The Midnight Peacock – Katherine Woodfine

It is with great sadness for me, that ‘The Sinclair’s Mysteries’ is coming to a close with the final explosive and dramatic instalment,  ‘The Midnight Peacock.’ I have been on adventures with Sophie and Lil right back from the very beginning when ‘The Clockwork Sparrow’ was one of the first books I reviewed on my blog and I’ve enjoyed every minute of these thrilling adventures. From the dark and dangerous, ‘The Jewelled Moth,’ to the sophisticated and complex, ‘The Painted Dragon,’ I have been totally enamoured with our fearless, intrepid heroines Sophie and Lil. The festive season has come to Sinclair’s and our heroines are invited to spend their holidays at the snowy Winter Hall. During their stay they can’t resist the opportunity to investigate sightings of a ghost who is terrifying the servants. Leadind them to inadvertently stumbling into the most baffling and deadly mystery that they’ve ever encountered. With the help of their friends can they uncover the truth in time to foil a truly diabolical plot? As sinister secrets are revealed and aspersion cast on friends, Sophie and Lil must determine who they can trust if they are ever to prevent a catastrophic disaster at the Midnight Peacock Ball.

Yet again Katherine has managed to capture the opulence and extravagance of the incredibly rich upper classes who live a very different Edwardian life from Sophie and Lil. The decadence of the Midnight Peacock Ball represents the great contrast between the immense luxurious world that was the norm for a minority whilst for the majority their existence was far from easy. Yet you must allow yourself to admire and enjoy this splendour because it is so exquisitely told with the most rich and evocative language that it is an irresistible and fascinating world. Brilliantly written, ‘The Midnight Peacock’ brings all the strands of the previous stories together in a plot more intricate and elaborate than the finest parcel from Sinclair’s store. Secrets that were only hinted at in the past are gradually revealed allowing the reader the chance to solve the puzzle at last, as the elusive missing pieces are finally slotted into place.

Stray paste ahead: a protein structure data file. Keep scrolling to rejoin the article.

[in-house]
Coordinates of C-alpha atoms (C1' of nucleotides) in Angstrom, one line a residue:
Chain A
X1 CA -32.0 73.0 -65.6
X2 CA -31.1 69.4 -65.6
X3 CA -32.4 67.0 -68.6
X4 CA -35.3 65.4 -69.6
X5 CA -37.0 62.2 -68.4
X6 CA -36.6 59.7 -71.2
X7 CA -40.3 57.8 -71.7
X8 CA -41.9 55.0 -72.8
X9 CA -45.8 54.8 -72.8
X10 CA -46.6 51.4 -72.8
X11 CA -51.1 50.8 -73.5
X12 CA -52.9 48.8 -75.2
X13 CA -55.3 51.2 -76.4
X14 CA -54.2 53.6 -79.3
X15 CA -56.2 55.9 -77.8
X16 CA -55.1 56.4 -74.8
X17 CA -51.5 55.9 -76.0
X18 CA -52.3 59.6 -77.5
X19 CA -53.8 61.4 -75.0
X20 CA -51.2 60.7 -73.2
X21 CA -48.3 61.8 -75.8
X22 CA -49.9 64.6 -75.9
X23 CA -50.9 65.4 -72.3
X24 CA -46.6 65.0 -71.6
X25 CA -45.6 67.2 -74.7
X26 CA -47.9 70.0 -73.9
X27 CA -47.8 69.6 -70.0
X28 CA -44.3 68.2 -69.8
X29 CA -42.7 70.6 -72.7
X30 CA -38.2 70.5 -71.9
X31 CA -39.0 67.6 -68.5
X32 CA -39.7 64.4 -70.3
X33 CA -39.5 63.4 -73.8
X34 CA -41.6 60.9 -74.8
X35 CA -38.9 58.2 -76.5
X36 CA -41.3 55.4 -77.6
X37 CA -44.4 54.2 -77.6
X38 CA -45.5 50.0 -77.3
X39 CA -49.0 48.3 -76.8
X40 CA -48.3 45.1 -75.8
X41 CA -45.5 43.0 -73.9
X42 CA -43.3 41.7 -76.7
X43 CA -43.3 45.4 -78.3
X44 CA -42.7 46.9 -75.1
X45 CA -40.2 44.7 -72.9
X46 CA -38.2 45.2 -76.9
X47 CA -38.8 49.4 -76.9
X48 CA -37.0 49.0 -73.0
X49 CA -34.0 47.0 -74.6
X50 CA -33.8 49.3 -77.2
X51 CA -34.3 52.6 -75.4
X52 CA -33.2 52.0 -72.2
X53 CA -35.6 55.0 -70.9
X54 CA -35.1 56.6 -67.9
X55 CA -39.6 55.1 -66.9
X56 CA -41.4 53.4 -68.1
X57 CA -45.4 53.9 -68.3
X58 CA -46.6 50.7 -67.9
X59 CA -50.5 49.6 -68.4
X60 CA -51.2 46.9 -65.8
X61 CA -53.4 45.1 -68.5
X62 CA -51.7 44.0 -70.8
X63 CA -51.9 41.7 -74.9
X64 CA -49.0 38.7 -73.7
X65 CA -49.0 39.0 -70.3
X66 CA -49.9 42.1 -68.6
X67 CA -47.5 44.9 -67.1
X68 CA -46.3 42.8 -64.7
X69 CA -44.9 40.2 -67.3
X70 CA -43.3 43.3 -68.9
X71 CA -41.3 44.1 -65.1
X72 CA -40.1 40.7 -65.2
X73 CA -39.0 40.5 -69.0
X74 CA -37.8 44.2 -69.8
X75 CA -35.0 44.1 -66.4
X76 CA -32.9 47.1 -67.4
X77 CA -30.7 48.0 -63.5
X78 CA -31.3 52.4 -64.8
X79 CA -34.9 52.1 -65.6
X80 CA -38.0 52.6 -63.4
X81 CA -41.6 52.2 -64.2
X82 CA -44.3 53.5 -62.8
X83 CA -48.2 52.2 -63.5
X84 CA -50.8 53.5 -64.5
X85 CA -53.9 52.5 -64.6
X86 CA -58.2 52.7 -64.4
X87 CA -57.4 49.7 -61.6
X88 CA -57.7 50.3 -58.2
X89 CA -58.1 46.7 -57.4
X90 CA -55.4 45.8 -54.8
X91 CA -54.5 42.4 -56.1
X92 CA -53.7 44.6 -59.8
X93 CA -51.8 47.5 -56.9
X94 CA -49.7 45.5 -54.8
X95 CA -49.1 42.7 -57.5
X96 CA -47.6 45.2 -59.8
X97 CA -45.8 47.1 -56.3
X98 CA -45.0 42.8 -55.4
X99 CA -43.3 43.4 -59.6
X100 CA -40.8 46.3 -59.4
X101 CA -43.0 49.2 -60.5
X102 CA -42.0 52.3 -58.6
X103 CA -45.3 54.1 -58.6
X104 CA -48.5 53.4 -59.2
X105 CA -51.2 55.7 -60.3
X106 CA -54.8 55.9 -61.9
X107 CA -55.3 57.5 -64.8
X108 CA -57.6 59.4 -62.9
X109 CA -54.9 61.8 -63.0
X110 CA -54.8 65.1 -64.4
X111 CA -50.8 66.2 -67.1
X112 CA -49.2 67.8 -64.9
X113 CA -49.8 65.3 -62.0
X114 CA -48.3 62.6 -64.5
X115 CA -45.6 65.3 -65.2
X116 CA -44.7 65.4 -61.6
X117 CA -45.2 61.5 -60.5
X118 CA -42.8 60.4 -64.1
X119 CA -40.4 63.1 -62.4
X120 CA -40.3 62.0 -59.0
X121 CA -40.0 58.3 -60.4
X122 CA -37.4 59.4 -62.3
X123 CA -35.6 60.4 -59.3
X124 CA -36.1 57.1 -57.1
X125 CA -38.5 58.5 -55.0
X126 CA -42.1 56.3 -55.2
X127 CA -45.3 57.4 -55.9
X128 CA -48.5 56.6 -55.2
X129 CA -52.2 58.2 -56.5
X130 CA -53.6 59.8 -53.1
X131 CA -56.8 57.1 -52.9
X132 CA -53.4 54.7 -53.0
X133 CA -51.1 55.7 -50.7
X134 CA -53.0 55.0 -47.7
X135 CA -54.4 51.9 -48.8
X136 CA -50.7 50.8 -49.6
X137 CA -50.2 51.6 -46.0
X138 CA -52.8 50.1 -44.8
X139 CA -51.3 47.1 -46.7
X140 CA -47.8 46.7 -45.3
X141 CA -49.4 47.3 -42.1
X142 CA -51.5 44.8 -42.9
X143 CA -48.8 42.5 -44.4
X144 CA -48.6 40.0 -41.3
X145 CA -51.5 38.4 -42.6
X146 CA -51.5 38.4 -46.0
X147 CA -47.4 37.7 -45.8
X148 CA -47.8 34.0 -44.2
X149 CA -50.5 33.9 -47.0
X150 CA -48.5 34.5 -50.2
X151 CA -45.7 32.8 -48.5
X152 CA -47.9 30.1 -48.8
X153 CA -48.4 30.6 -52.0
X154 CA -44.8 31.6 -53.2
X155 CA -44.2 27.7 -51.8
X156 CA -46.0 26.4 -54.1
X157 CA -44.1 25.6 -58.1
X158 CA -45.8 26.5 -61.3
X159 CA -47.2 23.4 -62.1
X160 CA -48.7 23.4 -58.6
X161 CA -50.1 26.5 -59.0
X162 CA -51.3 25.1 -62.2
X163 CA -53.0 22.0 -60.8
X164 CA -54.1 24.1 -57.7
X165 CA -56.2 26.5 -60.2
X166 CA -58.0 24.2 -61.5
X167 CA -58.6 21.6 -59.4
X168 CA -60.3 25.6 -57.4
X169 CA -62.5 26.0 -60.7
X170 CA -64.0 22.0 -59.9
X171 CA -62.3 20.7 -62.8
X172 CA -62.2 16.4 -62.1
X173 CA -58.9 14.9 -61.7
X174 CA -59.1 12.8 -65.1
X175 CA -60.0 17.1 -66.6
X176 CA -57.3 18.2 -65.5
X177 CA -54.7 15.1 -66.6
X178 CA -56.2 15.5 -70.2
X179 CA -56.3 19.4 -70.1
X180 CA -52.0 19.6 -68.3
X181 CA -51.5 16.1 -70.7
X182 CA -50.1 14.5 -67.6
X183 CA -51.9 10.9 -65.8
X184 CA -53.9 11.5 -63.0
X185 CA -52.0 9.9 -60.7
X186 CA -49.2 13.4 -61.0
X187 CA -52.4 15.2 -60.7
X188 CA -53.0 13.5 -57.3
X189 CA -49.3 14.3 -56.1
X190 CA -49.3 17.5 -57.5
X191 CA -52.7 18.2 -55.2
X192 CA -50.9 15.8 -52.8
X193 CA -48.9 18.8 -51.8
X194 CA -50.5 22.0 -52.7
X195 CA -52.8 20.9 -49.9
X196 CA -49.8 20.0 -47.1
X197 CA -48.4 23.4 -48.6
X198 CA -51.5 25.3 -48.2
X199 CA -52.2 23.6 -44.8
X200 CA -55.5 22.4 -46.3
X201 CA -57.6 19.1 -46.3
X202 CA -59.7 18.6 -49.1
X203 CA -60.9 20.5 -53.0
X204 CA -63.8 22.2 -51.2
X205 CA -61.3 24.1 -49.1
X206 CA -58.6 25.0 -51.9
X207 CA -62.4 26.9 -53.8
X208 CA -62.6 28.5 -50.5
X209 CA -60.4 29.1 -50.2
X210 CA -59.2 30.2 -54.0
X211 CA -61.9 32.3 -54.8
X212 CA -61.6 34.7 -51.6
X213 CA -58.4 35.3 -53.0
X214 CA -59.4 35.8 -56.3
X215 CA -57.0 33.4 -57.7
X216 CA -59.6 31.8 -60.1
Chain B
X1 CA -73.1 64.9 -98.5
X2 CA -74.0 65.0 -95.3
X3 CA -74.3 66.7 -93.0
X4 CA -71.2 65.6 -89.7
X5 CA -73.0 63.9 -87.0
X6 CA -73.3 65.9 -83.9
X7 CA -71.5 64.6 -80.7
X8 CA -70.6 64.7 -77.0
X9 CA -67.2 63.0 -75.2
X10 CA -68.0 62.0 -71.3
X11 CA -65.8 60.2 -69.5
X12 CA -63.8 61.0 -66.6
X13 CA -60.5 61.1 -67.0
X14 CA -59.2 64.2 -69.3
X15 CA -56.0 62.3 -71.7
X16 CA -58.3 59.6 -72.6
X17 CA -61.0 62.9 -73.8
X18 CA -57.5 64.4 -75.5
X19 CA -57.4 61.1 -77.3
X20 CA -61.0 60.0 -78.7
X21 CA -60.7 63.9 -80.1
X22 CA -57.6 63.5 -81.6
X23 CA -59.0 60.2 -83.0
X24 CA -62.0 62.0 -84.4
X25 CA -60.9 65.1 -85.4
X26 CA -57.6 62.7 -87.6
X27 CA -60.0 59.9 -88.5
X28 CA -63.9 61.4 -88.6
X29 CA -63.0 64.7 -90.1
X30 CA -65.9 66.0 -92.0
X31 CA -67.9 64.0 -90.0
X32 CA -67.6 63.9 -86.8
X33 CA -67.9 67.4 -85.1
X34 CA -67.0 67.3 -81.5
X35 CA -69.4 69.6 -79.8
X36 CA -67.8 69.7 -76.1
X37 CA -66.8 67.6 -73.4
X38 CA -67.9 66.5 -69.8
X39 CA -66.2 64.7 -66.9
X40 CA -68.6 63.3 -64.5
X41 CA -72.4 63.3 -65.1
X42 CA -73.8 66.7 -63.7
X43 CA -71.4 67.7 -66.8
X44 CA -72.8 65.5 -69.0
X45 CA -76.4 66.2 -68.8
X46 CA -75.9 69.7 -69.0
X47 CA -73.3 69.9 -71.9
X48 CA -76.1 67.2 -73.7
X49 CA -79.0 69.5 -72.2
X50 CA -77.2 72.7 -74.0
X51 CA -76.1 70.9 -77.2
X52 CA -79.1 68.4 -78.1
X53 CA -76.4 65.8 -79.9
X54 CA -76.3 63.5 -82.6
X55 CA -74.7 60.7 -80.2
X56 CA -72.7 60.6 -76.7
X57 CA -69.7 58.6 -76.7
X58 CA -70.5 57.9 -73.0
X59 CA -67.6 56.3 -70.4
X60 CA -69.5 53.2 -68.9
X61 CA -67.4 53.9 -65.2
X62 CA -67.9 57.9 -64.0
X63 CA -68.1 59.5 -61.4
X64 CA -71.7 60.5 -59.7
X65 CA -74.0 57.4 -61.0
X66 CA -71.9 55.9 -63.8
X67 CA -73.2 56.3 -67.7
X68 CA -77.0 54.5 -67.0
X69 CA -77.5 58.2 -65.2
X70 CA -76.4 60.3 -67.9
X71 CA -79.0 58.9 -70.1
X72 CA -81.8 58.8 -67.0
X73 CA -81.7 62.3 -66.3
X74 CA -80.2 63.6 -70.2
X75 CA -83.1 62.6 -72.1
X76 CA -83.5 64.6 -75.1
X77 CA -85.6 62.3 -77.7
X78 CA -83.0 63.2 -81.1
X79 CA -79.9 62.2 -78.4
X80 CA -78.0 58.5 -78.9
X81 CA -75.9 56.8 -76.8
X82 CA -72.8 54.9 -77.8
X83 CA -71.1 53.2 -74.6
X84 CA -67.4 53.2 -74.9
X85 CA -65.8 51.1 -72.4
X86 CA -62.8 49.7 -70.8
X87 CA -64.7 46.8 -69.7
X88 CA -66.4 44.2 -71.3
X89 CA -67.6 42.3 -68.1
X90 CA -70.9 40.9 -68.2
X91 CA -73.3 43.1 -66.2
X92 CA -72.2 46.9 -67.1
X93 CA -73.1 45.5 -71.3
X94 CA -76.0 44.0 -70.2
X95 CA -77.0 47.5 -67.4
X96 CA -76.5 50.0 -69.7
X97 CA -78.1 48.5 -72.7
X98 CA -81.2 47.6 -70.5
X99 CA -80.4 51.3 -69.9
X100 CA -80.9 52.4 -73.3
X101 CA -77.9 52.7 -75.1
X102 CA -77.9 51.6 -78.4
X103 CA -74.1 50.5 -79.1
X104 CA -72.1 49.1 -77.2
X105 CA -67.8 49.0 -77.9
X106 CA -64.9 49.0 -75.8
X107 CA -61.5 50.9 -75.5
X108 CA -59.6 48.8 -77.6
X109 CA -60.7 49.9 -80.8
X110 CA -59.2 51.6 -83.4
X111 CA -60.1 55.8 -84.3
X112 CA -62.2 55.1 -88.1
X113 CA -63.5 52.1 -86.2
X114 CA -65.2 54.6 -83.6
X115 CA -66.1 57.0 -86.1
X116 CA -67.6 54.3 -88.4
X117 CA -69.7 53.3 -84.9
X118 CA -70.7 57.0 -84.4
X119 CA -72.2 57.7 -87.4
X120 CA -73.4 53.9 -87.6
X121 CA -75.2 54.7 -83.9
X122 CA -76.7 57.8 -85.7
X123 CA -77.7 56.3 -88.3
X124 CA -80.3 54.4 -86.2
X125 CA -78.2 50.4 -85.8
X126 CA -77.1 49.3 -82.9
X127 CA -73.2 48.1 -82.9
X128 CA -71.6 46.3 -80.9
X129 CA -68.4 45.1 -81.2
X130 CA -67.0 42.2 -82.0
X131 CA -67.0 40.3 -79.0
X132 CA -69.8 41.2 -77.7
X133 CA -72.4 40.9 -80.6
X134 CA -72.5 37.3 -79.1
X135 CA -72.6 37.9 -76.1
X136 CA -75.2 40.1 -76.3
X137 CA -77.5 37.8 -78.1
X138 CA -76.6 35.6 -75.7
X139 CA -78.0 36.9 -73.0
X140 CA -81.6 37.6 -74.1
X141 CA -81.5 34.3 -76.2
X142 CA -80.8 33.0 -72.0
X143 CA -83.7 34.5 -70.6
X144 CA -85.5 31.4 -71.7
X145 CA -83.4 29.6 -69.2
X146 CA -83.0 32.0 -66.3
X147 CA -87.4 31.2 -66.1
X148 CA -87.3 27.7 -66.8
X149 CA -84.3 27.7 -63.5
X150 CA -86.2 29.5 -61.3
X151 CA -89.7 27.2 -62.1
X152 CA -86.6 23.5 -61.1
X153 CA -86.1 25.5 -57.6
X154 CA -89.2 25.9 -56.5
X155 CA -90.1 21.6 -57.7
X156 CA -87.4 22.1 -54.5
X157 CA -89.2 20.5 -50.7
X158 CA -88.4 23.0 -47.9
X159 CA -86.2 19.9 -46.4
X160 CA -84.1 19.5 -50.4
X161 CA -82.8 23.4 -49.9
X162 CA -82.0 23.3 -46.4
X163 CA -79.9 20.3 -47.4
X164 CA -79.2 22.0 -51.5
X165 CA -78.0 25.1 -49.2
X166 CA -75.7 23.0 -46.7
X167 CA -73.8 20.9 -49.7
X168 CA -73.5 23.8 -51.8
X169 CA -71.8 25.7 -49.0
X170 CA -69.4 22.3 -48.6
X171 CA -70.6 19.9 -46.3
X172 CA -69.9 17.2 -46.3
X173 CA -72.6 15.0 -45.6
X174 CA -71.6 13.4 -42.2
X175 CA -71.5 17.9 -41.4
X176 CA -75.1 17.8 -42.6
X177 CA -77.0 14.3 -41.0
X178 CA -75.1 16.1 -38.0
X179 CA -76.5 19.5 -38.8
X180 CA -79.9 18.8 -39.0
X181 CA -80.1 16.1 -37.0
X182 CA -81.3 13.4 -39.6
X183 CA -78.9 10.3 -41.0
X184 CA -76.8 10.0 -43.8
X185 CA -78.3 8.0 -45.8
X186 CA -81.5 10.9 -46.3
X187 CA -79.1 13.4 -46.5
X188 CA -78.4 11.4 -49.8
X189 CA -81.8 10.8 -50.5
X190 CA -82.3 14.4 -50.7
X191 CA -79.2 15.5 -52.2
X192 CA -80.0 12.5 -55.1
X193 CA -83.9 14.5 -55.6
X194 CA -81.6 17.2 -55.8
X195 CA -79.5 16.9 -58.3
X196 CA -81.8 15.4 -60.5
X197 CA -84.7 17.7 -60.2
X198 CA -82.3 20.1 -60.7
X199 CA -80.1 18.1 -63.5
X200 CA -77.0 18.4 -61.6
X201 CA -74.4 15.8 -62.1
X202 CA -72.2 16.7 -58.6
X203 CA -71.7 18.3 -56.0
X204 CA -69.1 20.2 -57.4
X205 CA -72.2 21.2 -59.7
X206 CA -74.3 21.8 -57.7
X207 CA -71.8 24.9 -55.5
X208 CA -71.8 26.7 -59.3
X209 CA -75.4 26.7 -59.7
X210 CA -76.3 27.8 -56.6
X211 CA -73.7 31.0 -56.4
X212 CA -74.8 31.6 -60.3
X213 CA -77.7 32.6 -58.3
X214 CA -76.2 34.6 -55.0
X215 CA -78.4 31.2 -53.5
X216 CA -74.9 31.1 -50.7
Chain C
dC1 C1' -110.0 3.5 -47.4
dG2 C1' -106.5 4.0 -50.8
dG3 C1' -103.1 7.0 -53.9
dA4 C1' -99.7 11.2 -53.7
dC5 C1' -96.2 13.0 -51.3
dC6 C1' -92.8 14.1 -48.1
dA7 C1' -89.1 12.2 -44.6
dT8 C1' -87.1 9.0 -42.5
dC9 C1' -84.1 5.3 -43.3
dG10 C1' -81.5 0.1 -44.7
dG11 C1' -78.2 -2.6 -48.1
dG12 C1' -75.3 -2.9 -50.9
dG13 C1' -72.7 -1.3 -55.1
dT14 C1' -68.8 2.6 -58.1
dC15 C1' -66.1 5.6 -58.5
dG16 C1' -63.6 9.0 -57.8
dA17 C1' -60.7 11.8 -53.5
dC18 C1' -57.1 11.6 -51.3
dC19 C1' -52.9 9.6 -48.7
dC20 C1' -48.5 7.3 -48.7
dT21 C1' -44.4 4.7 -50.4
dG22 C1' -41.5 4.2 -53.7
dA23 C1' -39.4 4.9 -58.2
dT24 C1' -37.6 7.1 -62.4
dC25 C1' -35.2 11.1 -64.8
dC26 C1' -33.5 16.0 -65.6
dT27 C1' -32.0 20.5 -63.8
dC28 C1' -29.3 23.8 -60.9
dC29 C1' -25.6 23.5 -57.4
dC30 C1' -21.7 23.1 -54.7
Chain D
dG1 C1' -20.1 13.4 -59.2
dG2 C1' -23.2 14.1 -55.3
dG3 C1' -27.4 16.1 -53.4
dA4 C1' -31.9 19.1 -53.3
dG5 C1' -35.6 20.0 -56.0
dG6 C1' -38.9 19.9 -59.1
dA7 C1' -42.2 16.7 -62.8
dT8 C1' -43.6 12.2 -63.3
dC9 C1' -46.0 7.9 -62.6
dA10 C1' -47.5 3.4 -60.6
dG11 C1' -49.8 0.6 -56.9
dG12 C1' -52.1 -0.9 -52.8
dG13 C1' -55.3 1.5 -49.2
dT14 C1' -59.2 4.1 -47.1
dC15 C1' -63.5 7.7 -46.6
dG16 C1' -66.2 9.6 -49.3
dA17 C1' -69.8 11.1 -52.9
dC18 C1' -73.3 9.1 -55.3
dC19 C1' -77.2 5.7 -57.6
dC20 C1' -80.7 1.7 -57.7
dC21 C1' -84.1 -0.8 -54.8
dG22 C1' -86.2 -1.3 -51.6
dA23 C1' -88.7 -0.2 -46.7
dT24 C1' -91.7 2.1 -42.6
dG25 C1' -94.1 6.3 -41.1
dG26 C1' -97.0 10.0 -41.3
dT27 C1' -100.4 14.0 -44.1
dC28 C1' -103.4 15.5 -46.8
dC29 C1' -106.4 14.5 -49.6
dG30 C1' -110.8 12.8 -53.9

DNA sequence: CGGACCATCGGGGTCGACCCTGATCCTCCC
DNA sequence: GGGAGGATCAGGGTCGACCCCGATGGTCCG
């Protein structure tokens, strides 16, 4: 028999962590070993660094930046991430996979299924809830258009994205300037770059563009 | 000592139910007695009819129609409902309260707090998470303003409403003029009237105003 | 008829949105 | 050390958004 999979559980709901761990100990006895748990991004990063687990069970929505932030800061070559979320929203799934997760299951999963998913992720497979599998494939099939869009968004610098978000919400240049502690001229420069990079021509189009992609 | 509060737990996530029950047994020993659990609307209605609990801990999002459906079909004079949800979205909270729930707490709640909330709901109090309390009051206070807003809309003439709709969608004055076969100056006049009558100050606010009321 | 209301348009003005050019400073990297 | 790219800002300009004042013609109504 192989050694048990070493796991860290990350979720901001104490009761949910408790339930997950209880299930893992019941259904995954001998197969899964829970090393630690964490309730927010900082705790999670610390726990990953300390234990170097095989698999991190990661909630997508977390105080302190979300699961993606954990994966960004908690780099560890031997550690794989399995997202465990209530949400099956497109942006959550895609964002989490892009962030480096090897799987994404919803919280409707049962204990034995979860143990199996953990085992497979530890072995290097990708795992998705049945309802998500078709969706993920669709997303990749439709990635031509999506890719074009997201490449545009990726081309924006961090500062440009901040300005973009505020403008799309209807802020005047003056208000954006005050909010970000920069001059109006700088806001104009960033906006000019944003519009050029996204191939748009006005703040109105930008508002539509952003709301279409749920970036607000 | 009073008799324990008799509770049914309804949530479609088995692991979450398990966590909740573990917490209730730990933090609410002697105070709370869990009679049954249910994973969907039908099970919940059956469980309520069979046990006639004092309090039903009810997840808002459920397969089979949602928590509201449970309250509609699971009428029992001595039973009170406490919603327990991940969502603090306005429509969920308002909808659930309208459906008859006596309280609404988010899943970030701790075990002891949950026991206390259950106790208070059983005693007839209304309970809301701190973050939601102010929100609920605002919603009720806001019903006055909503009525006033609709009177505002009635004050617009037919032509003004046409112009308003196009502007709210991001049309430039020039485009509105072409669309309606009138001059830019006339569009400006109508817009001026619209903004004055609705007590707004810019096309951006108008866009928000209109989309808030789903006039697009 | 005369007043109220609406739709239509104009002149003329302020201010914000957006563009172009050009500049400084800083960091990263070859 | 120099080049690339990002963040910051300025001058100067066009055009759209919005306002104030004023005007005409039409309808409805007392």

This is the kind of series that I want to thrust into the hands of readers. Not only does it offer thrilling adventures but it captures a really important piece of social history that must never be forgotten. Expectations for all women regardless of class, were governed within strict confines and their fates were controlled by a patriarchal society. Sophie at the beginning of this series is incredibly vulnerable, an poor orphan with no one to look out for her  who was at this time pretty much guaranteed to have a life of penury, but the lucky chance that was afforded to her by gaining employment at Sinclair’s was her lifesaver.  For Tilly a maid who is obsessed with how machines work studying mechanical sciences would be a dream, but her best hope would usually be to rise to the ranks of a lady’s maid. Katherine never allows us to forget that even privileged women had few choices in life beyond marriage and motherhood and were incredibly constrained by society’s expectations. However the aspirations of the female characters in the Sinclair’s Mysteries reflect the change that was bubbling underneath the surface of this time as the Suffragette movement gained strength. I have so much love for this glorious series and I urge you to read it if you haven’t already. I can’t leave without mentioning Karl J Mountford’s stunning cover and artwork which captures the elegance and spirit of these marvellous adventures perfectly.

Thank you to Egmont for sending me a copy of this glorious book, the entire Sinclair’s Mysteries is available to buy from all good bookshops.

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